The personal computer, which brought us thousands of percentage points of returns in the 1990s, is dead as an investment theme. In case you hadn't noticed.
But that doesn't mean there is no reason to consider owning shares of
, which have been stuck in a holding pattern for a year.
Did I really say Dell? The mere mention of that single syllable elicits a variety of reactions from seasoned investors.
In the mid-1990s, when many came into the market, it was nothing for the stock to rise $5 a day, well before the era of the neurotic Internet stock. The weeks of its earnings reports were exciting events. Shares rose 92,000% from 1990 to 1999. It made fortunes for ordinary people, launching thousands of BMW sales and down payments on first homes.
If you've owned Dell for the past three years, on the other hand, you're probably sick of it. In a double-blind test, you couldn't distinguish its price chart from that of an electric utility. It's flatter than day-old Pepsi.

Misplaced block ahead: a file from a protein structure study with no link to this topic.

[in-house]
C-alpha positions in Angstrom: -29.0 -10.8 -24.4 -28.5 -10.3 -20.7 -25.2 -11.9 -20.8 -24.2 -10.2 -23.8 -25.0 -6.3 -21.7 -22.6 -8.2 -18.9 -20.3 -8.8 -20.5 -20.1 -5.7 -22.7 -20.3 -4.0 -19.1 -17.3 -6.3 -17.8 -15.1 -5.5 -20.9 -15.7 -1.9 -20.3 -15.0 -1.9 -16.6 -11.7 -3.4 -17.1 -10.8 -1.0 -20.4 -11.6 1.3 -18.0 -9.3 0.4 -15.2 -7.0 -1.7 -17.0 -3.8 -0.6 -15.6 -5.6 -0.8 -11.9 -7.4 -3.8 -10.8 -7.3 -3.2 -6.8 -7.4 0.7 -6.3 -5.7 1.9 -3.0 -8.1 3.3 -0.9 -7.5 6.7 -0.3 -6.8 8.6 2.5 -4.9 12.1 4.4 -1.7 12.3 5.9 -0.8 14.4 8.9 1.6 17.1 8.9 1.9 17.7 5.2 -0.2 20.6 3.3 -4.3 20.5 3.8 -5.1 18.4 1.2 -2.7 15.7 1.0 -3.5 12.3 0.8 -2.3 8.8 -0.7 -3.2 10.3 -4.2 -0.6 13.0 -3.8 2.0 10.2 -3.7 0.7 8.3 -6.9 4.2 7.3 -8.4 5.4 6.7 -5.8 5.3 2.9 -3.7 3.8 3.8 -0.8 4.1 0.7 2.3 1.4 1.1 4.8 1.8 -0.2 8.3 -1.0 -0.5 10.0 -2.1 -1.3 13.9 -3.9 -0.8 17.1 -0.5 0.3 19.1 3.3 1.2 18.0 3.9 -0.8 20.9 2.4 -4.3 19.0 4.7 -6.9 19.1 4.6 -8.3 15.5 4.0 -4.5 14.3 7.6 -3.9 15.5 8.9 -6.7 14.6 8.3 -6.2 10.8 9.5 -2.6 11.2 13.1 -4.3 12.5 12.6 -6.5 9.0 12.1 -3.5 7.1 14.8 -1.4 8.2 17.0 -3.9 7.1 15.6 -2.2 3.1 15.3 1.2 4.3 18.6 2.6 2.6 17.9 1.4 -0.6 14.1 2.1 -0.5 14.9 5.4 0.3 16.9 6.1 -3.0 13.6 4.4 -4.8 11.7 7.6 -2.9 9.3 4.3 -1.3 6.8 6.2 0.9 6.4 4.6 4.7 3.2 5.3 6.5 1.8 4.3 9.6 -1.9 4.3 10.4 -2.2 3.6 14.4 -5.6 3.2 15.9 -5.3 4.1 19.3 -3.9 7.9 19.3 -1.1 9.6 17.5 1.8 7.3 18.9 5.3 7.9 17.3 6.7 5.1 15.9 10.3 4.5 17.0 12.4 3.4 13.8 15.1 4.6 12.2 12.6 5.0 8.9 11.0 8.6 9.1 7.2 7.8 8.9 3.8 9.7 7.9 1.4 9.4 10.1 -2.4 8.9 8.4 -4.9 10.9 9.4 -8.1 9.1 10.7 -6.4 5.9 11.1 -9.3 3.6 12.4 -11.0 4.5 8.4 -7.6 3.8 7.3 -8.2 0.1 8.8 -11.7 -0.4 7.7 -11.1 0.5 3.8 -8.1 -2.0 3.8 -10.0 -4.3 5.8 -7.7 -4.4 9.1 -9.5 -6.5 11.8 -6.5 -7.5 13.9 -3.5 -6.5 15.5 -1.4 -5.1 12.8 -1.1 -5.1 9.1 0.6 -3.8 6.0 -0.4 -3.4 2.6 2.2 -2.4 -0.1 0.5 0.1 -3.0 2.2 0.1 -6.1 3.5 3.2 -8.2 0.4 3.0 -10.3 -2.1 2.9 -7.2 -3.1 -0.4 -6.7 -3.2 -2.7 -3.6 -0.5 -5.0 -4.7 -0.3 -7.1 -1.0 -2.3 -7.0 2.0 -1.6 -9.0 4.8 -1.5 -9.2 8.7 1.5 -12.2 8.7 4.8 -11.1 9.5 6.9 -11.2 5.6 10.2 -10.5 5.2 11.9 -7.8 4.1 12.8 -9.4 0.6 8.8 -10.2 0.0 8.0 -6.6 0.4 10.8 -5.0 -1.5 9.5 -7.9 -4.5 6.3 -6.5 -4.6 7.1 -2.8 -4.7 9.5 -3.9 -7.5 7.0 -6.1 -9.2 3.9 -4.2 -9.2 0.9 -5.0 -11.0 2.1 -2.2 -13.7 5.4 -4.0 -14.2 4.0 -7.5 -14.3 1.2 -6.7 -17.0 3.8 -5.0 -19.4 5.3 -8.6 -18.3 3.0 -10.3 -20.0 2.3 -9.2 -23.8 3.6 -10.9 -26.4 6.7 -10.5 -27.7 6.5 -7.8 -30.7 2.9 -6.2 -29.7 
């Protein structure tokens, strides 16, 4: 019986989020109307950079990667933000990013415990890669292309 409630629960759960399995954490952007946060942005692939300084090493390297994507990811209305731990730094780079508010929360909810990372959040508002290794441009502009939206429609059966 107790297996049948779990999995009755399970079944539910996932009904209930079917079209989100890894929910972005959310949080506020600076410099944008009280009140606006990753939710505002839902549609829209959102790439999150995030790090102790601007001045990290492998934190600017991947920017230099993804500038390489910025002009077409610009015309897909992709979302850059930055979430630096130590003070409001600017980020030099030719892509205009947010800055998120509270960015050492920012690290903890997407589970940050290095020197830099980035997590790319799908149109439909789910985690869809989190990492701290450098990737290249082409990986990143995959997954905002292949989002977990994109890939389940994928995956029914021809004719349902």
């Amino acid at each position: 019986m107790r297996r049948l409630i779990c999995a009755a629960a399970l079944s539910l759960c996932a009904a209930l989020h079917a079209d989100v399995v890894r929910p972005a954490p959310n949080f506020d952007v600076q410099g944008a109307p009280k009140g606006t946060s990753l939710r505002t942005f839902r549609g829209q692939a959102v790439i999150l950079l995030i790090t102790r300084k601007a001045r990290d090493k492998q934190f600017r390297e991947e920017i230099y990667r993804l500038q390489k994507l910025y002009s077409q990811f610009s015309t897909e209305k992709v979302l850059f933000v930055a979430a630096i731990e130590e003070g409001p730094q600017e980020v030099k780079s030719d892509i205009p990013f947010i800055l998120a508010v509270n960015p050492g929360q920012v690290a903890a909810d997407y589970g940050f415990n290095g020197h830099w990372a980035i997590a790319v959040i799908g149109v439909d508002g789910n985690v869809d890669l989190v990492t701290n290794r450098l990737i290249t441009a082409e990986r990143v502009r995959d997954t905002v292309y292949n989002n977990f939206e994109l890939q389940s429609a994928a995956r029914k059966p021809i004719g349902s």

The future will be different: Not as great as the '90s, but not as bad as the past 36 months, either. All that boring, sideways trading between $31 and $37 recently is probably accumulation, as long-term players regularly come into the stock at the bottom of the channel in anticipation of a new cycle of success. The company is unmooring from its roots as a PC vendor and moving up the value chain into high-demand enterprise storage and high-fashion consumer electronics.
It's not like the personal computer is disappearing, though. Globally, shipments are expected to reach 185 million units in 2004, fulfilling the wildest expectations of PC bulls of the early 1990s.
Analysts at Gartner Group may have recently cut their PC sales growth estimates for the year to 12.6% from 13.4% in the wake of soft results witnessed throughout the economy, but let's get real: Double-digit growth, at four times the rate of U.S. GDP growth, is fantastic. The prosperous soft-drink industry is happy to post 5% annual growth. The beer industry grows at about a 1% pace.